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More recently Congress has taken to delegating power to the president and execu-tive agencies as the demands on its own time increase. Throughout the 1990s and 2000s,this has been most apparent in the areas of Medicaid (Thompson and Burke 2007) andenvironmental policy (Bowers 2010). The issuance of Medicaid waivers is the responsi-bility of the secretary of Health and Human Services, but the authority to grant waiversof environmental regulations varies from the Environmental Protection Agency admin-istrator to the president himself.3 The issuance of waivers and other administrativedecisions delegated to the executive branch by Congress are the areas ripest for presiden-tial involvement in distributive politics. This power is likely to be relatively unchecked,as there is a reason Congress delegated this power in the first place. These decisions maybe political risky (Arnold 1992), too technical for Congress to handle given its limitedtime (Bowers 2010), or require a speedy response to an unexpected situation (Wamsleyand Schroeder 1996).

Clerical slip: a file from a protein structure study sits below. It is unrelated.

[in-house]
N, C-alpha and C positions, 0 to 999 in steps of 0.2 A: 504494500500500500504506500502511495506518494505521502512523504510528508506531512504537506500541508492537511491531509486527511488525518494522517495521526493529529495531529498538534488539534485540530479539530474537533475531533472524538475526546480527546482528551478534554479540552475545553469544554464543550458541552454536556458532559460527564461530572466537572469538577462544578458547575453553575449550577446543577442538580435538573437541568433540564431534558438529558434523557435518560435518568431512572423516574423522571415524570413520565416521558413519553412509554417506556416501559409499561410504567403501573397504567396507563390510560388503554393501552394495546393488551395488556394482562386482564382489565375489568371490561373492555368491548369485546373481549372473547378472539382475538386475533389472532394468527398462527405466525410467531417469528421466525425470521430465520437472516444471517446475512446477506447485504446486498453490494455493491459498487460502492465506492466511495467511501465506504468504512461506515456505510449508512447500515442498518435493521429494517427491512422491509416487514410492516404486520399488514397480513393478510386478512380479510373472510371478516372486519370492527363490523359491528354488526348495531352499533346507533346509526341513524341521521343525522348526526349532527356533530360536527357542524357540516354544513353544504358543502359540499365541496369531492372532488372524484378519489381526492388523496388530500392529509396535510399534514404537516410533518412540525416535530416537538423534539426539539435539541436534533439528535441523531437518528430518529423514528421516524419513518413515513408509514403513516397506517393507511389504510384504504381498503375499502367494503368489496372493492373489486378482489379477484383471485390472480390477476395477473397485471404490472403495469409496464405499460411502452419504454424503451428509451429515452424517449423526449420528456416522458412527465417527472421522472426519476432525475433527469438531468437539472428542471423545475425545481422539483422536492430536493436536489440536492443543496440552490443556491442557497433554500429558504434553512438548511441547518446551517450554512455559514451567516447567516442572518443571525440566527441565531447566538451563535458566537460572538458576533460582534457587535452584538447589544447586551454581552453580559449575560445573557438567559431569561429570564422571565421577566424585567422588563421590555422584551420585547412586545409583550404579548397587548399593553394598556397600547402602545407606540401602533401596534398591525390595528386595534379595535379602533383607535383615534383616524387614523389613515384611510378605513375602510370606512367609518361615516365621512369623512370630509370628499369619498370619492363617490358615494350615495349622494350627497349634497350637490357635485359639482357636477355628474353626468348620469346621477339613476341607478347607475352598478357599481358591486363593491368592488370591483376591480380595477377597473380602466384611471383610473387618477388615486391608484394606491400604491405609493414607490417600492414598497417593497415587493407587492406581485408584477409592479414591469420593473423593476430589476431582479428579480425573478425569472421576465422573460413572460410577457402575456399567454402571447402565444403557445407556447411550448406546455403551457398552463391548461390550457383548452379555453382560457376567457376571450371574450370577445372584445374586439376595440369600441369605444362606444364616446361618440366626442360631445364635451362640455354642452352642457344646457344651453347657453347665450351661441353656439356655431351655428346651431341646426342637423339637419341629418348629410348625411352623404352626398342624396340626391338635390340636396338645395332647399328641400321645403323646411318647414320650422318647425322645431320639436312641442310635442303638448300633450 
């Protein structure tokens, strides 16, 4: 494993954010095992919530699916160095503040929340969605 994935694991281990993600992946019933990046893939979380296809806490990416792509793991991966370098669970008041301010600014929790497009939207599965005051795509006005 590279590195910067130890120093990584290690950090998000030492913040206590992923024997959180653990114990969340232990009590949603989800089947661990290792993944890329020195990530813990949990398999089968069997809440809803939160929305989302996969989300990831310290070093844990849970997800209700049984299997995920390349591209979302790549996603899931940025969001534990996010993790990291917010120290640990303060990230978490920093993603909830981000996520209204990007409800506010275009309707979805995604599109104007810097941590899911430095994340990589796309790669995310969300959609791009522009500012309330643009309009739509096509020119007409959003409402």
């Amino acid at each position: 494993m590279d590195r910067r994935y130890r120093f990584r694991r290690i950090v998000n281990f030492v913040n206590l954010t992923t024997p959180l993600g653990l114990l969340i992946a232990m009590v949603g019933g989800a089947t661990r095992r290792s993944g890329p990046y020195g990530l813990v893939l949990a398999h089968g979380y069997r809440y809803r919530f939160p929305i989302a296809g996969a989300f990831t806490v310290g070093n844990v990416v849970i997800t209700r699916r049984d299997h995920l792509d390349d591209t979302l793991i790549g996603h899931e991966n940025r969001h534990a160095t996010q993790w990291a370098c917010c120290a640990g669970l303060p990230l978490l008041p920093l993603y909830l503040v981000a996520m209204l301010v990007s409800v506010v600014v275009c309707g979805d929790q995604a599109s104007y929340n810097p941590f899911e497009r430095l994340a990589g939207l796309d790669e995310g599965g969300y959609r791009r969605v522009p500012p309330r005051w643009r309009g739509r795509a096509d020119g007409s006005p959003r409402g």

Presidential Power and Disaster Response
The disaster relief system that has developed over the past 60 years is relativelyunique and reflects the politically sensitive, technical, and time-critical elements ofdisaster response. Since 1950, presidents have possessed the power to issue nationaldisaster declarations that then allow states to apply for federal reimbursement for apercentage of the losses caused by the disaster. The funds for this aid are appropriatedby Congress into the Presidential Disaster Relief Fund and are not earmarked for anyspecific disaster (Sylves 2008). Congress makes deposits into this account and theFederal Emergency Management Agency (FEMA) distributes the funds as reimburse-ment for qualifying expenses in states and counties designated as federal disaster areas.